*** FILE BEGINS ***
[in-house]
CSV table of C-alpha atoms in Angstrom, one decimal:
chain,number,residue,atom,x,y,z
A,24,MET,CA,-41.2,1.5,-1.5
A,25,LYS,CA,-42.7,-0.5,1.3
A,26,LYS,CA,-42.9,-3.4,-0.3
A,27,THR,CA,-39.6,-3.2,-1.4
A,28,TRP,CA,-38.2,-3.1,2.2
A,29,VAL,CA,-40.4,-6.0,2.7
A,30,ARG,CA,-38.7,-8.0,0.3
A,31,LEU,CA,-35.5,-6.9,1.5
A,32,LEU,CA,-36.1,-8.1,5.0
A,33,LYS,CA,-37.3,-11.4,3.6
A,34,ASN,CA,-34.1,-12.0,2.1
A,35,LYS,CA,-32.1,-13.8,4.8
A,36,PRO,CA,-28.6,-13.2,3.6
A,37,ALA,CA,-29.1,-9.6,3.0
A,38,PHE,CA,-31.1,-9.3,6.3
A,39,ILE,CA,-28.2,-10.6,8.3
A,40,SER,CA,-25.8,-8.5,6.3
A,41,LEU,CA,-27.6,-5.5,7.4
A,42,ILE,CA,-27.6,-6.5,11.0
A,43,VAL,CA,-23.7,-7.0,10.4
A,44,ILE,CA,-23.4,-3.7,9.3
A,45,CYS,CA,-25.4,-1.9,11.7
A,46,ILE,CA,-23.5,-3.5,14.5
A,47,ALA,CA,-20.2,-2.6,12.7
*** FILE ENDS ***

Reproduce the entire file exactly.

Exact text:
[in-house]
CSV table of C-alpha atoms in Angstrom, one decimal:
chain,number,residue,atom,x,y,z
A,24,MET,CA,-41.2,1.5,-1.5
A,25,LYS,CA,-42.7,-0.5,1.3
A,26,LYS,CA,-42.9,-3.4,-0.3
A,27,THR,CA,-39.6,-3.2,-1.4
A,28,TRP,CA,-38.2,-3.1,2.2
A,29,VAL,CA,-40.4,-6.0,2.7
A,30,ARG,CA,-38.7,-8.0,0.3
A,31,LEU,CA,-35.5,-6.9,1.5
A,32,LEU,CA,-36.1,-8.1,5.0
A,33,LYS,CA,-37.3,-11.4,3.6
A,34,ASN,CA,-34.1,-12.0,2.1
A,35,LYS,CA,-32.1,-13.8,4.8
A,36,PRO,CA,-28.6,-13.2,3.6
A,37,ALA,CA,-29.1,-9.6,3.0
A,38,PHE,CA,-31.1,-9.3,6.3
A,39,ILE,CA,-28.2,-10.6,8.3
A,40,SER,CA,-25.8,-8.5,6.3
A,41,LEU,CA,-27.6,-5.5,7.4
A,42,ILE,CA,-27.6,-6.5,11.0
A,43,VAL,CA,-23.7,-7.0,10.4
A,44,ILE,CA,-23.4,-3.7,9.3
A,45,CYS,CA,-25.4,-1.9,11.7
A,46,ILE,CA,-23.5,-3.5,14.5
A,47,ALA,CA,-20.2,-2.6,12.7